From religions to literature, flowers to fruits, places to rivers, films to heroes – we have walked a long way playing with words
Family, name and happiness
Some may say, what's in a name? But Bengalis are very romantic about names. Every time a little one emerges in a mortal shape, the entire family shoots a confetti of names. From websites listing baby names to books of names, family members exhaust all the avenues to find a sweet, well-meaning name for the newborn.
The nickname hassles!
Some days ago, Mr Rahat Islam, manager of a renowned private bank invited some of his colleagues over his place. However, his grandparents, with no ulterior motive at all, ended up calling him Boltu in front of the guests. The unbending boss Rahat Islam felt embarrassed. After-all, a boss can be anything but Boltu!
Some nicknames like Puchu or Babai are mostly meaningless words, but often reflecting affection. However, cases are plenty when someone is taunted, being embarrassed, or mocked, simply because they have a funny nickname!
But for sure, there are but a few people who didn't have to go through these nickname hassles.
Under the shield of goodness
The names addressing religious references have always been heartening for us. To imbue the child's heart with a sense of unmatched kindness and good-will, family often tends to come under the shield of heroic, altruistic characters.
With the hope that sense of goodness carried by the name will define the person's character, names from the holy Quran are warmly received among Muslims. Hindu parents have an affinity with names of mythological characters from Ramayana and Mahabharata.
Dr Sushmita Chakrabarty, professor of Folklore department of the University of Rajshahi feels that "a child does not get to decide its own name, the family does. Some choose to keep a sacred religious name." She also feels that nowadays a lot of parents prefer giving their child a neutral name with deep meaning. "No matter the pattern of the name, every name has a story behind it," she points out.
My hero, my name!
Somewhere around the 90s, people were hijacking names of political leaders and popular stars. Late actor Salman Shah was an inspiration behind many kids named in the 90s. Prior to that, during the 60s, revolution was in the air. Lenin became a sought-after name. Political figures like Tito and Saddam also presided over many households where the children's names echoed the parent's idols.
Travel-dairy of names
Kyoko Bhuiyan was born in Japan. Her name may be misleading; she is not a Japanese. Her parents named her after the wonderful woman they met there who happened to be her godmother. After all these years, Kyoko cherishes her bonding with Japan even today, through her name.
"My short-lived romance with Japan was just for a year. My name still connects us. I watch out for Japanese movies, books and even food!" she says.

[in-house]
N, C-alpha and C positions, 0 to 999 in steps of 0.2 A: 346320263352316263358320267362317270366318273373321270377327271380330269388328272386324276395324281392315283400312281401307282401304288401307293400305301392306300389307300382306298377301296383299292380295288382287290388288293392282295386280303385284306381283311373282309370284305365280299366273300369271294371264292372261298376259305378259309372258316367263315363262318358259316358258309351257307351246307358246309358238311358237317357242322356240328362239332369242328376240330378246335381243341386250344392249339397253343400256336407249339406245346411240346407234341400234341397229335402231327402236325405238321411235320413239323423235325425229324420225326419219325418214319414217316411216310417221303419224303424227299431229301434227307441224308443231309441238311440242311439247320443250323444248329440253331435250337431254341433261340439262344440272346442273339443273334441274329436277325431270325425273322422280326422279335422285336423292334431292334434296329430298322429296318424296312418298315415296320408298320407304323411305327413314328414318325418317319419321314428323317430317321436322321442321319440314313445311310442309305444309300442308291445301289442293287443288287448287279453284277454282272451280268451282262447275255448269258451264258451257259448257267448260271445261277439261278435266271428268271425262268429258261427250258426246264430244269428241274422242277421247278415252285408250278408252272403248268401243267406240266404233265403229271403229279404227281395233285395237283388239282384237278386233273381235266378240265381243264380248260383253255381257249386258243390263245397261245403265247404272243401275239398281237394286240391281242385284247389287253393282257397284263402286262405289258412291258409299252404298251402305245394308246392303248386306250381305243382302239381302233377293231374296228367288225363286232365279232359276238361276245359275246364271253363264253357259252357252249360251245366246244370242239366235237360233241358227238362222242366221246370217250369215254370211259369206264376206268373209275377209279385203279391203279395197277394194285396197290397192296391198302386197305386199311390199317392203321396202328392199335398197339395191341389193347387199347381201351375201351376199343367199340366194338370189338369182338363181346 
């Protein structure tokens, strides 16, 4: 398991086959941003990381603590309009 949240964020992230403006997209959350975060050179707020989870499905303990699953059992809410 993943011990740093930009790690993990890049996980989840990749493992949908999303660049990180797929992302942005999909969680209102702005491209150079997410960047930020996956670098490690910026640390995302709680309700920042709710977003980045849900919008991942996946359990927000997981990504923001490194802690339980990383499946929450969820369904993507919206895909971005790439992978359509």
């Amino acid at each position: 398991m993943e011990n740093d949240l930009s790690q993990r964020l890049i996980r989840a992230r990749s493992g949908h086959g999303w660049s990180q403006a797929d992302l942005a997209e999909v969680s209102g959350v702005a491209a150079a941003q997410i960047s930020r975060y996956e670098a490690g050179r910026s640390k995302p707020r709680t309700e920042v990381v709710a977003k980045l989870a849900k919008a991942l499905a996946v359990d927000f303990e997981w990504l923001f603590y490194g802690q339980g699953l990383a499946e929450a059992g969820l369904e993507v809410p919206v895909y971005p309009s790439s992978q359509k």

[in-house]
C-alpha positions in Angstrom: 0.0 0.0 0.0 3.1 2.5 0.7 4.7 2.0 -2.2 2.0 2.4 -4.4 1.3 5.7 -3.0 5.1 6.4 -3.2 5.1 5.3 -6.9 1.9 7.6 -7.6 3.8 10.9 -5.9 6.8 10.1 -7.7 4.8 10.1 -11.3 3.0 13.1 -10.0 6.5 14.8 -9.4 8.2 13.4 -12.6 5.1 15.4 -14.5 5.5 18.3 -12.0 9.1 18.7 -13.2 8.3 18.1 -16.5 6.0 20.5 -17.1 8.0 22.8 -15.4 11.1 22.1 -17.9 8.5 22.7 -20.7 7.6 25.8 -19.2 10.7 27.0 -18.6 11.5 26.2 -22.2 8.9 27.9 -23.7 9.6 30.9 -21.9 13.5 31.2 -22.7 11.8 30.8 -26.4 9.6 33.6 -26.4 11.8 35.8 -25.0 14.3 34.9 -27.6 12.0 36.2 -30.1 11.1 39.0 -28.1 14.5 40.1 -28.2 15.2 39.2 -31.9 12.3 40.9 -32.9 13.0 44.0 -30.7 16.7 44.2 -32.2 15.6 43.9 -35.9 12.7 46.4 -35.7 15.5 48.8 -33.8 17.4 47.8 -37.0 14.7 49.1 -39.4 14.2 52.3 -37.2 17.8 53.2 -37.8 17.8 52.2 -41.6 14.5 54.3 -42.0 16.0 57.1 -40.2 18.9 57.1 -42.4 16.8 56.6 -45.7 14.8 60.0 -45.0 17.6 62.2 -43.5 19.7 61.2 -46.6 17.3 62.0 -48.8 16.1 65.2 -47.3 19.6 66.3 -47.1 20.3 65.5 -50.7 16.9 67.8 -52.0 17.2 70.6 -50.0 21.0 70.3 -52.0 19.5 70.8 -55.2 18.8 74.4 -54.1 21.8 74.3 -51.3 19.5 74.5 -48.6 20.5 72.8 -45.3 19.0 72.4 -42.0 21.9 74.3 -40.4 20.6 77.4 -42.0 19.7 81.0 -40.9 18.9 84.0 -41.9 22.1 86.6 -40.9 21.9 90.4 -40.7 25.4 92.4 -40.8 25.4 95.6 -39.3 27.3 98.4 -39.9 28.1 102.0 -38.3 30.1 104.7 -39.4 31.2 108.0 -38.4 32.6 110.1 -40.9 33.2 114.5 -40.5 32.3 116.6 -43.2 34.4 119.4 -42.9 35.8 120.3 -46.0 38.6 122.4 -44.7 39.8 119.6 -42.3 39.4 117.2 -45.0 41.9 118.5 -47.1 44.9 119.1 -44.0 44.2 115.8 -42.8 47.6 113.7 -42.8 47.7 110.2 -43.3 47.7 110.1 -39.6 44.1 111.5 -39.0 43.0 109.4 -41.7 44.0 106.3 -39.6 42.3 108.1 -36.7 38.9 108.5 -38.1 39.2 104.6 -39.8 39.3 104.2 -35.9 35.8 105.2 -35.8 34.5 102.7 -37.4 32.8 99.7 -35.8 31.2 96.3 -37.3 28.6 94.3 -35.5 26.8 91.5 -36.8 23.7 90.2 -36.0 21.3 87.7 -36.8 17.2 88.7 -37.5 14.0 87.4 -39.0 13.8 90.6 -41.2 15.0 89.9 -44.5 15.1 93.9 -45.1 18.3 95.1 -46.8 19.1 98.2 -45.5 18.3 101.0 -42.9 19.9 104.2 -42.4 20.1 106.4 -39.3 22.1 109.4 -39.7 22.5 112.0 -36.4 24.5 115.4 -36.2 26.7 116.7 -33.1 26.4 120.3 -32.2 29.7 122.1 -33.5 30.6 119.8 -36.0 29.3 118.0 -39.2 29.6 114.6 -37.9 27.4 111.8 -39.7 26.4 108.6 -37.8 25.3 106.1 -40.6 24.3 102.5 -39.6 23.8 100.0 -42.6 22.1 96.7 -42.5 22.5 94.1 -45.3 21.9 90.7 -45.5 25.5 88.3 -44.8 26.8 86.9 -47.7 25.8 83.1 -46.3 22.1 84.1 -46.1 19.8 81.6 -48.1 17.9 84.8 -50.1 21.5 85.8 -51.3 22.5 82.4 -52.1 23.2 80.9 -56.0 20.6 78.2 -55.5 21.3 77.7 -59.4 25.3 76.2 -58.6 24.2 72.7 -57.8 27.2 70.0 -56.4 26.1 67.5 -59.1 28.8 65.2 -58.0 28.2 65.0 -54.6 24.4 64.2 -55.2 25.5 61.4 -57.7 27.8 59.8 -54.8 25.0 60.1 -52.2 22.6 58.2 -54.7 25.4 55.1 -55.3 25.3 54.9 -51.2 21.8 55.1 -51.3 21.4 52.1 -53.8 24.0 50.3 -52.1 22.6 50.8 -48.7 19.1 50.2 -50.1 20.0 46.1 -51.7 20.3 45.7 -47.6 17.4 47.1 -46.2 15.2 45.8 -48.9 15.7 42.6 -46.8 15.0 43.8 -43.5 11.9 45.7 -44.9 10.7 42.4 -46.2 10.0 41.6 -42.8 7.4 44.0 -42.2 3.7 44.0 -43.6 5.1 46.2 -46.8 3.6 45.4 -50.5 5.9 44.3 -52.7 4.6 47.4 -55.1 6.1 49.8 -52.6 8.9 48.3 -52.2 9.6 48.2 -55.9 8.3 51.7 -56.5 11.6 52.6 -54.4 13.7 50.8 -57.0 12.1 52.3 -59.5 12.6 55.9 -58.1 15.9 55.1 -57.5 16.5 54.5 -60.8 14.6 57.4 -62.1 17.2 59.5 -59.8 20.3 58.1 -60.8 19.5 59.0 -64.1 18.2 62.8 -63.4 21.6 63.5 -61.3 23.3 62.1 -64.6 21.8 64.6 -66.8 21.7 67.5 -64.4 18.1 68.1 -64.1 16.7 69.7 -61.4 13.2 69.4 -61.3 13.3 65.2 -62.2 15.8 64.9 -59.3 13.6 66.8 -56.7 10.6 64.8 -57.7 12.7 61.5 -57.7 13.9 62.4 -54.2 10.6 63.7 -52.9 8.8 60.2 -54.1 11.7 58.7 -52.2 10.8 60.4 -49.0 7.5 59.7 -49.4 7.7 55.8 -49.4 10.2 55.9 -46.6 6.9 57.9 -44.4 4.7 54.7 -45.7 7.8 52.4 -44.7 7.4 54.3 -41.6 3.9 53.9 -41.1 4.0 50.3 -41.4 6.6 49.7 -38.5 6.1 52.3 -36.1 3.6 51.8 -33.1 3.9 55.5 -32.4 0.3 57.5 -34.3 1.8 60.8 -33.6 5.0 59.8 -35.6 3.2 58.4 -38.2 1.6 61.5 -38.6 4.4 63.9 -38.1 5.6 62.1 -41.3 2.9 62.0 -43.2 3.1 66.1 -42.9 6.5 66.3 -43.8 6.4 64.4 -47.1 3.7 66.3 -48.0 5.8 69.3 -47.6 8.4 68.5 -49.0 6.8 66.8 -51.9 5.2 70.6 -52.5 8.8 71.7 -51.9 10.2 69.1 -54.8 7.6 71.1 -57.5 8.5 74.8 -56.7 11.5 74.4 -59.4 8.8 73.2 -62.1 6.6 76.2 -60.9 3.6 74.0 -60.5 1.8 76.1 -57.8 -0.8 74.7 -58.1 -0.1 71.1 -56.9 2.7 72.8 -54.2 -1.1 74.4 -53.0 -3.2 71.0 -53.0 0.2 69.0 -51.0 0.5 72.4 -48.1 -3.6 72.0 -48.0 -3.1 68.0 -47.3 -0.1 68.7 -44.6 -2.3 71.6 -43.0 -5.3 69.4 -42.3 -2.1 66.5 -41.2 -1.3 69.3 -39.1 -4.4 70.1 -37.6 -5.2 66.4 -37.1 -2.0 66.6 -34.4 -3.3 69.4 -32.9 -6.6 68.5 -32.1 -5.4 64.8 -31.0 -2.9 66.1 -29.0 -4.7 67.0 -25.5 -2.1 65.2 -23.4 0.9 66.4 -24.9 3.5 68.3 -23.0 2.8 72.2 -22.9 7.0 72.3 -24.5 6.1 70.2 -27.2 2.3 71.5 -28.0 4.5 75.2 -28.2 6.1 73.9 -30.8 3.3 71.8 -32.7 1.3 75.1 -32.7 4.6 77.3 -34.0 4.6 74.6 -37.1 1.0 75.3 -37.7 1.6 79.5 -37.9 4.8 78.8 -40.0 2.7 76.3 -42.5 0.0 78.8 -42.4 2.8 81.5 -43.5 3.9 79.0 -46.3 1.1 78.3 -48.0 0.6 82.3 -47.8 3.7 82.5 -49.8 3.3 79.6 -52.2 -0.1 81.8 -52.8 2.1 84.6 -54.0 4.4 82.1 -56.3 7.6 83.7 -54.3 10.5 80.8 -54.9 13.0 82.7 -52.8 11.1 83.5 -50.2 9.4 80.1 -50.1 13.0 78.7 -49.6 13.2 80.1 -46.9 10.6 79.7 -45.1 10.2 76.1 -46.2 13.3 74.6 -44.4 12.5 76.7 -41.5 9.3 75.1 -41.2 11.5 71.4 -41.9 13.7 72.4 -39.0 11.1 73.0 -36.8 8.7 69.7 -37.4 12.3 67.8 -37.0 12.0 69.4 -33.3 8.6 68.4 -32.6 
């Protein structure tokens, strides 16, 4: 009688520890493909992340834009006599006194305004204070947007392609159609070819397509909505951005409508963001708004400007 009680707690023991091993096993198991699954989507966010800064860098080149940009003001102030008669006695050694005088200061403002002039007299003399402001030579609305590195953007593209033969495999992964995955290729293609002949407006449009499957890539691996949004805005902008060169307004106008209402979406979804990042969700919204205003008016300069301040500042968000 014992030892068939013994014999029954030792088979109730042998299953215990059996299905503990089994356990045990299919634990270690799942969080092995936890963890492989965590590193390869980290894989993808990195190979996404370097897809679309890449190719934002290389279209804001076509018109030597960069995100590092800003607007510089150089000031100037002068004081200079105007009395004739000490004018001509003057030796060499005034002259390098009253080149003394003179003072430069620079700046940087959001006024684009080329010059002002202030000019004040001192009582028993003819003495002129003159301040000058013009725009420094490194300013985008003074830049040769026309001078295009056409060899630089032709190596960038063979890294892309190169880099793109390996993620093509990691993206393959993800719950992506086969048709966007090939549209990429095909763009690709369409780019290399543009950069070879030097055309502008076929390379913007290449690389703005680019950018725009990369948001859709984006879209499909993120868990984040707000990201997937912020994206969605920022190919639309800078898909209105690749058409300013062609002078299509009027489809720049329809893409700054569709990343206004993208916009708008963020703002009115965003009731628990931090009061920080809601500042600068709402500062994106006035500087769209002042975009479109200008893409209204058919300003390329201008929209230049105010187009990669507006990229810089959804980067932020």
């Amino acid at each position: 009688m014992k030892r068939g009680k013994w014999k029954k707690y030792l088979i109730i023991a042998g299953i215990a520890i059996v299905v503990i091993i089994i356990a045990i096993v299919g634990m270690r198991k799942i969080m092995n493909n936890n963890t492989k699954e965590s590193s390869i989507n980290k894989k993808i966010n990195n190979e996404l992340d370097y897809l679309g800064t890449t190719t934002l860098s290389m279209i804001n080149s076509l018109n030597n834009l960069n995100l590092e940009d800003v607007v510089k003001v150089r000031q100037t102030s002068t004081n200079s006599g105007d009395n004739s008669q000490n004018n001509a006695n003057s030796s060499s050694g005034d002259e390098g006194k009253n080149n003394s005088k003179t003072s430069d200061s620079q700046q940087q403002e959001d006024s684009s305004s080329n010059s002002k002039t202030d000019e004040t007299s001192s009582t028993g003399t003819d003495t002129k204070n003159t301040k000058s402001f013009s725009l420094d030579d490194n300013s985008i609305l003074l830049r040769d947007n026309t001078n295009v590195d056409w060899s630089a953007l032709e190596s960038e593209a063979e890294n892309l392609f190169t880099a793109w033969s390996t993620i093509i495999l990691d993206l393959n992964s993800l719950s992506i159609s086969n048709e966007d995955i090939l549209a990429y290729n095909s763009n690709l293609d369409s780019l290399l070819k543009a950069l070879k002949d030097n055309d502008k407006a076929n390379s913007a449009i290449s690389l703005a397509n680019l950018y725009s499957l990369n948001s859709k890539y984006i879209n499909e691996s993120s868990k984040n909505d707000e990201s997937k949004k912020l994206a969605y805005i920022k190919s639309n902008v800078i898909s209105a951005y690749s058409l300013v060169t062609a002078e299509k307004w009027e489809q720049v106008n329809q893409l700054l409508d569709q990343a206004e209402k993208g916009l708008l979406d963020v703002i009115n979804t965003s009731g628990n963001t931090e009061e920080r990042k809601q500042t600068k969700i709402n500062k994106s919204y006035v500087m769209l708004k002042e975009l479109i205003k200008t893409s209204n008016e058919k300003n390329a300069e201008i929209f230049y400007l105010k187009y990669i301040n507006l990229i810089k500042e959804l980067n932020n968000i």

Arthur's mother went to France when she was pregnant with him and fell in love with the great French poet Arthur Rimbaud's poems. She decided to name her son after him then and there. Therefore, although Arthur Islam has never been to France, his name carries the glint of distant land and culture.
The travel diary of names would not be any less colourful if written. New names continue to be tagged on human beings and travel through many cities, countries and continents.
Troubles of common names
On the other day, a teacher called for Babu in the class. Some four Babus responded, "Yes, miss?" Needless to say, the teacher herself was completely at a loss which Babu she was looking for.
While some put up with the troubles of having an overly common name, a lot of people learn to live with having their names constantly mispronounced, misspelt. Basabdatta, a university student, who is usually proud of her ancient Sanskrit name, is now accustomed to responding to Basa (home) Datta with a wearied smile.
Name, name where you at?
Plato Chakma is an engineering student, Newton Barua is a topper of Sociology discipline. Plato could not pull it off to become another philosopher, because he did not want to. Newton and his physics remained a far cry. Guess, names are no guaranty for success.
Arthur went for a job interview the other day. The interviewer asked,
"What kind of a name is that? Does such a name exist?"
Arthur answered, "I can't tell about the name sir, but I exist and I am competent."
From religions to literature, flowers to fruits, places to rivers, films to heroes – we have walked a long way playing with words. What's true about names is that aesthetically or linguistically names are not constant, but, as little Aadil so affirmatively puts, "The goodness and strength of heart are."